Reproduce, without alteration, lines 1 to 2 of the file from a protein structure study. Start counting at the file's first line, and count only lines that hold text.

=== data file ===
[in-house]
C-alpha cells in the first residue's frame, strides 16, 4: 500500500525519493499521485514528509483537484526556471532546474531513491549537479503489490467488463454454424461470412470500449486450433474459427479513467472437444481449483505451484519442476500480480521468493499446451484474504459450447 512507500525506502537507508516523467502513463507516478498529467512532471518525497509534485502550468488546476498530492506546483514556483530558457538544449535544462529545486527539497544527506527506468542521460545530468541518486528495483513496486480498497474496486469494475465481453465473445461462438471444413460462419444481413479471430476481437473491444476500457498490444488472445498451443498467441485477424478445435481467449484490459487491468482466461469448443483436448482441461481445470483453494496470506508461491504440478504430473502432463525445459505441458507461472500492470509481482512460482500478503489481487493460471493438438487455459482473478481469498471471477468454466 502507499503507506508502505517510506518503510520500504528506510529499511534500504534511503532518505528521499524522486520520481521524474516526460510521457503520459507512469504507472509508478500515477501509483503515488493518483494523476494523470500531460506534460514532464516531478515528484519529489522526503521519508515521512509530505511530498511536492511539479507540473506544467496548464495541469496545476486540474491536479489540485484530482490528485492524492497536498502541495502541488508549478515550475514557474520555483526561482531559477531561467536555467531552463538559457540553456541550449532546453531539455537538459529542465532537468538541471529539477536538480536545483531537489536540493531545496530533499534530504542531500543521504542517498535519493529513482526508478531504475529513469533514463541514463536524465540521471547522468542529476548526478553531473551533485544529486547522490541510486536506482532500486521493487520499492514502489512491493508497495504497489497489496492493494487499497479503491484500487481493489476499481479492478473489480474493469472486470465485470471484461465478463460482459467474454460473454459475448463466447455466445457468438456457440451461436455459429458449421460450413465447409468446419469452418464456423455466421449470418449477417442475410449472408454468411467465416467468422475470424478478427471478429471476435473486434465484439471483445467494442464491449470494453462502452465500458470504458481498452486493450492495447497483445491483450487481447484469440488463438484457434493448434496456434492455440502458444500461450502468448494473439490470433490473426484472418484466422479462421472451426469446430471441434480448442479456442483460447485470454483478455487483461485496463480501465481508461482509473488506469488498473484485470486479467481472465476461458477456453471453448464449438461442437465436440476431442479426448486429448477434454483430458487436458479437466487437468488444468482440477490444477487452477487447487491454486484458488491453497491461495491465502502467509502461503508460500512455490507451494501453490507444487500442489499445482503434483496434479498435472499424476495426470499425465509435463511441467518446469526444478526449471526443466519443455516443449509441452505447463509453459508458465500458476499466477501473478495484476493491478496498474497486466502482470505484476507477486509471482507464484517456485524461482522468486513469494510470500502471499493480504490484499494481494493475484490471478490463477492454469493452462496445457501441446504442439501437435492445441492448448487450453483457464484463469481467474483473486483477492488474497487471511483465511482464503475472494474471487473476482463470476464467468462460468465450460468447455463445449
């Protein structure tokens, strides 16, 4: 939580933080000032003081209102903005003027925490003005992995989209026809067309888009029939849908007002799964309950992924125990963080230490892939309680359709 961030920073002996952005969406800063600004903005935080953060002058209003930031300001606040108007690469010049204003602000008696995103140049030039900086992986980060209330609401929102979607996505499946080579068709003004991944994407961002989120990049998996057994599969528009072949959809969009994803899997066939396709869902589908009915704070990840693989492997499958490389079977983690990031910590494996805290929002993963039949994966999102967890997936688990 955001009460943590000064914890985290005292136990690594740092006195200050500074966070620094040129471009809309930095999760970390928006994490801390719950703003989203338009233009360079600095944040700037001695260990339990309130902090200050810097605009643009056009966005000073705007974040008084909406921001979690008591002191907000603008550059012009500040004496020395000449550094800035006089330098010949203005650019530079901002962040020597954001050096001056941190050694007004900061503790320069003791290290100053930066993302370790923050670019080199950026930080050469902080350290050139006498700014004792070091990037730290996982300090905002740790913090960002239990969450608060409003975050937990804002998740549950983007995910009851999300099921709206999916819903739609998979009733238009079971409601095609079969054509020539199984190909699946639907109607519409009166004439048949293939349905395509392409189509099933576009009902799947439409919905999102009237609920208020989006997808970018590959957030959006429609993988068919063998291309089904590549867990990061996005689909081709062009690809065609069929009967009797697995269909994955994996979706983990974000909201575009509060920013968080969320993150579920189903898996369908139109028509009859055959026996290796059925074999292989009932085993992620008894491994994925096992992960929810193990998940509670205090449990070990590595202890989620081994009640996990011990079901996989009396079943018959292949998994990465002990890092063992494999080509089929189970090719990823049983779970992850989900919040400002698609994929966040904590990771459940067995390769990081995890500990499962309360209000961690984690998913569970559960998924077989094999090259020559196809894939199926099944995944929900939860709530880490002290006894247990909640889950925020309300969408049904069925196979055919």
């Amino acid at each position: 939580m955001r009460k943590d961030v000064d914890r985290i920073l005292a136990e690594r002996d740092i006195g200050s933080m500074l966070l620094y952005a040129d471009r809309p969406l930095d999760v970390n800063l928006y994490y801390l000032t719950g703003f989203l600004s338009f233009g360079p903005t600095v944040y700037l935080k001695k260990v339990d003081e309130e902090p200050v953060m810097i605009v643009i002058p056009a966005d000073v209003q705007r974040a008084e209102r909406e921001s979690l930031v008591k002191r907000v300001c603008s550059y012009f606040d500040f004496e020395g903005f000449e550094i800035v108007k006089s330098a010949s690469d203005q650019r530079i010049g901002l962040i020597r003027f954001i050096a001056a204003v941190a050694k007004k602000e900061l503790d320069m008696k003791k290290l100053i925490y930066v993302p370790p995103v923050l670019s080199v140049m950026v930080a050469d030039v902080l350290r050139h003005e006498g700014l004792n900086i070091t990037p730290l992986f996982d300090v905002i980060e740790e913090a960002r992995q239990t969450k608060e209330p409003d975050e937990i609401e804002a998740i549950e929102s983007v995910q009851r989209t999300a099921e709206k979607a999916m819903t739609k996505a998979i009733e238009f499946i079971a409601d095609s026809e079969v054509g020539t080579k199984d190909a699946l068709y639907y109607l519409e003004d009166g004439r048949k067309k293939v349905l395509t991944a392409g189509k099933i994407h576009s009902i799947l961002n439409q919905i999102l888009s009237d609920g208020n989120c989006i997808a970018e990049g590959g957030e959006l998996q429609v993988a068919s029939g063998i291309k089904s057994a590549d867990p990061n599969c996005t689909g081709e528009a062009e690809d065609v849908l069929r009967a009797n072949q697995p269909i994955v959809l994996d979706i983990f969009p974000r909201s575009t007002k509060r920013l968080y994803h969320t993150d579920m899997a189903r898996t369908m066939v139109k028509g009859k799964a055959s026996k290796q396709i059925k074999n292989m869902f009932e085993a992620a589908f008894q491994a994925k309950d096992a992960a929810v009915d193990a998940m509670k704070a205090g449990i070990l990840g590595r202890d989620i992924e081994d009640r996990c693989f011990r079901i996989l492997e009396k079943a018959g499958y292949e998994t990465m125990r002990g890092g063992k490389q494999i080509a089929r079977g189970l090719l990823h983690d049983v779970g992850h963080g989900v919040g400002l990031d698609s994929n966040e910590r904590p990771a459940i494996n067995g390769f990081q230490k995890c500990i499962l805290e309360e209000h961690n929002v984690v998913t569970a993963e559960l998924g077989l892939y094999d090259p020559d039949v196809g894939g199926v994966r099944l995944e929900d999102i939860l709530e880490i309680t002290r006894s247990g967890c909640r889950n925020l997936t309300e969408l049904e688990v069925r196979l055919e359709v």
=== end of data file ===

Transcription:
[in-house]
C-alpha cells in the first residue's frame, strides 16, 4: 500500500525519493499521485514528509483537484526556471532546474531513491549537479503489490467488463454454424461470412470500449486450433474459427479513467472437444481449483505451484519442476500480480521468493499446451484474504459450447 512507500525506502537507508516523467502513463507516478498529467512532471518525497509534485502550468488546476498530492506546483514556483530558457538544449535544462529545486527539497544527506527506468542521460545530468541518486528495483513496486480498497474496486469494475465481453465473445461462438471444413460462419444481413479471430476481437473491444476500457498490444488472445498451443498467441485477424478445435481467449484490459487491468482466461469448443483436448482441461481445470483453494496470506508461491504440478504430473502432463525445459505441458507461472500492470509481482512460482500478503489481487493460471493438438487455459482473478481469498471471477468454466 502507499503507506508502505517510506518503510520500504528506510529499511534500504534511503532518505528521499524522486520520481521524474516526460510521457503520459507512469504507472509508478500515477501509483503515488493518483494523476494523470500531460506534460514532464516531478515528484519529489522526503521519508515521512509530505511530498511536492511539479507540473506544467496548464495541469496545476486540474491536479489540485484530482490528485492524492497536498502541495502541488508549478515550475514557474520555483526561482531559477531561467536555467531552463538559457540553456541550449532546453531539455537538459529542465532537468538541471529539477536538480536545483531537489536540493531545496530533499534530504542531500543521504542517498535519493529513482526508478531504475529513469533514463541514463536524465540521471547522468542529476548526478553531473551533485544529486547522490541510486536506482532500486521493487520499492514502489512491493508497495504497489497489496492493494487499497479503491484500487481493489476499481479492478473489480474493469472486470465485470471484461465478463460482459467474454460473454459475448463466447455466445457468438456457440451461436455459429458449421460450413465447409468446419469452418464456423455466421449470418449477417442475410449472408454468411467465416467468422475470424478478427471478429471476435473486434465484439471483445467494442464491449470494453462502452465500458470504458481498452486493450492495447497483445491483450487481447484469440488463438484457434493448434496456434492455440502458444500461450502468448494473439490470433490473426484472418484466422479462421472451426469446430471441434480448442479456442483460447485470454483478455487483461485496463480501465481508461482509473488506469488498473484485470486479467481472465476461458477456453471453448464449438461442437465436440476431442479426448486429448477434454483430458487436458479437466487437468488444468482440477490444477487452477487447487491454486484458488491453497491461495491465502502467509502461503508460500512455490507451494501453490507444487500442489499445482503434483496434479498435472499424476495426470499425465509435463511441467518446469526444478526449471526443466519443455516443449509441452505447463509453459508458465500458476499466477501473478495484476493491478496498474497486466502482470505484476507477486509471482507464484517456485524461482522468486513469494510470500502471499493480504490484499494481494493475484490471478490463477492454469493452462496445457501441446504442439501437435492445441492448448487450453483457464484463469481467474483473486483477492488474497487471511483465511482464503475472494474471487473476482463470476464467468462460468465450460468447455463445449